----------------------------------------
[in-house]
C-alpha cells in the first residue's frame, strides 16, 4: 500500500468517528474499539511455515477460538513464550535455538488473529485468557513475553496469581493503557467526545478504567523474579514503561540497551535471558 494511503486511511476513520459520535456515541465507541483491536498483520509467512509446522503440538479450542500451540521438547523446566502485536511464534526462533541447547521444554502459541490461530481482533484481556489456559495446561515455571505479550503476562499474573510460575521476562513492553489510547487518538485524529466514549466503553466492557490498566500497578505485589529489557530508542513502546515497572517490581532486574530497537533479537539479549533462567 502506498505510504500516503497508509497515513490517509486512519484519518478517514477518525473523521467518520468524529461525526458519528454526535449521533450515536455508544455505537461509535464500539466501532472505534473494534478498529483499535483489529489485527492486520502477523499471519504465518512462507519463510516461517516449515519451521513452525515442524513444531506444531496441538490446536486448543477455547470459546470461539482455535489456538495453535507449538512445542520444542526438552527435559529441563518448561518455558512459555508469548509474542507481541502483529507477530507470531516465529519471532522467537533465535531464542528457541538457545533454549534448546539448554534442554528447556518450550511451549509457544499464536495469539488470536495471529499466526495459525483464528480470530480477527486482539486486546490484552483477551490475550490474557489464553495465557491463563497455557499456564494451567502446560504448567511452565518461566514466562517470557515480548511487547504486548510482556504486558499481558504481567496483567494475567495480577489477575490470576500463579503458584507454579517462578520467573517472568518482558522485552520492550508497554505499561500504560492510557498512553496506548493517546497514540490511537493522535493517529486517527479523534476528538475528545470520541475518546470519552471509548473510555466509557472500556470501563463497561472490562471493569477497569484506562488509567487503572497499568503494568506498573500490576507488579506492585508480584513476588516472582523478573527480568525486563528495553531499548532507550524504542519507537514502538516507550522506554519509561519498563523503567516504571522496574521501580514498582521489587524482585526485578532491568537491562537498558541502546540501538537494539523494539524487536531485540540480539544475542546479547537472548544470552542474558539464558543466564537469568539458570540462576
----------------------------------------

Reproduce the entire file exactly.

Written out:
[in-house]
C-alpha cells in the first residue's frame, strides 16, 4: 500500500468517528474499539511455515477460538513464550535455538488473529485468557513475553496469581493503557467526545478504567523474579514503561540497551535471558 494511503486511511476513520459520535456515541465507541483491536498483520509467512509446522503440538479450542500451540521438547523446566502485536511464534526462533541447547521444554502459541490461530481482533484481556489456559495446561515455571505479550503476562499474573510460575521476562513492553489510547487518538485524529466514549466503553466492557490498566500497578505485589529489557530508542513502546515497572517490581532486574530497537533479537539479549533462567 502506498505510504500516503497508509497515513490517509486512519484519518478517514477518525473523521467518520468524529461525526458519528454526535449521533450515536455508544455505537461509535464500539466501532472505534473494534478498529483499535483489529489485527492486520502477523499471519504465518512462507519463510516461517516449515519451521513452525515442524513444531506444531496441538490446536486448543477455547470459546470461539482455535489456538495453535507449538512445542520444542526438552527435559529441563518448561518455558512459555508469548509474542507481541502483529507477530507470531516465529519471532522467537533465535531464542528457541538457545533454549534448546539448554534442554528447556518450550511451549509457544499464536495469539488470536495471529499466526495459525483464528480470530480477527486482539486486546490484552483477551490475550490474557489464553495465557491463563497455557499456564494451567502446560504448567511452565518461566514466562517470557515480548511487547504486548510482556504486558499481558504481567496483567494475567495480577489477575490470576500463579503458584507454579517462578520467573517472568518482558522485552520492550508497554505499561500504560492510557498512553496506548493517546497514540490511537493522535493517529486517527479523534476528538475528545470520541475518546470519552471509548473510555466509557472500556470501563463497561472490562471493569477497569484506562488509567487503572497499568503494568506498573500490576507488579506492585508480584513476588516472582523478573527480568525486563528495553531499548532507550524504542519507537514502538516507550522506554519509561519498563523503567516504571522496574521501580514498582521489587524482585526485578532491568537491562537498558541502546540501538537494539523494539524487536531485540540480539544475542546479547537472548544470552542474558539464558543466564537469568539458570540462576